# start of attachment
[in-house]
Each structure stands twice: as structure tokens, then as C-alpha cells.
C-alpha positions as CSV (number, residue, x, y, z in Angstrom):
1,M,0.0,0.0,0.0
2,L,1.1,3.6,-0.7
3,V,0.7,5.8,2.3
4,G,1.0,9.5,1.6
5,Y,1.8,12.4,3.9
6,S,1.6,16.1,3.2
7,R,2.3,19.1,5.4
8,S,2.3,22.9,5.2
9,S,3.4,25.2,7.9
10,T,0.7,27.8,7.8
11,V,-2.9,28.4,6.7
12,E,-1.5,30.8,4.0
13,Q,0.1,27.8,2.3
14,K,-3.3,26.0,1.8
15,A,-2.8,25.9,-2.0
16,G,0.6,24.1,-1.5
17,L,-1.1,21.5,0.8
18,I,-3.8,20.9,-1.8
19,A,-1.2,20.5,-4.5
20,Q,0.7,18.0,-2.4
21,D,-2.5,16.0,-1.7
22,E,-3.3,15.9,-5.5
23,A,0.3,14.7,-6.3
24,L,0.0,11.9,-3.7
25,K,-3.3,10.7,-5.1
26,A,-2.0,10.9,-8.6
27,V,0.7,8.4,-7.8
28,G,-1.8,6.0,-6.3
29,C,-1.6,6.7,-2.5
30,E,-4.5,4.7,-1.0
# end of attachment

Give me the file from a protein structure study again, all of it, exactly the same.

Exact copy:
[in-house]
Each structure stands twice: as structure tokens, then as C-alpha cells.
C-alpha positions as CSV (number, residue, x, y, z in Angstrom):
1,M,0.0,0.0,0.0
2,L,1.1,3.6,-0.7
3,V,0.7,5.8,2.3
4,G,1.0,9.5,1.6
5,Y,1.8,12.4,3.9
6,S,1.6,16.1,3.2
7,R,2.3,19.1,5.4
8,S,2.3,22.9,5.2
9,S,3.4,25.2,7.9
10,T,0.7,27.8,7.8
11,V,-2.9,28.4,6.7
12,E,-1.5,30.8,4.0
13,Q,0.1,27.8,2.3
14,K,-3.3,26.0,1.8
15,A,-2.8,25.9,-2.0
16,G,0.6,24.1,-1.5
17,L,-1.1,21.5,0.8
18,I,-3.8,20.9,-1.8
19,A,-1.2,20.5,-4.5
20,Q,0.7,18.0,-2.4
21,D,-2.5,16.0,-1.7
22,E,-3.3,15.9,-5.5
23,A,0.3,14.7,-6.3
24,L,0.0,11.9,-3.7
25,K,-3.3,10.7,-5.1
26,A,-2.0,10.9,-8.6
27,V,0.7,8.4,-7.8
28,G,-1.8,6.0,-6.3
29,C,-1.6,6.7,-2.5
30,E,-4.5,4.7,-1.0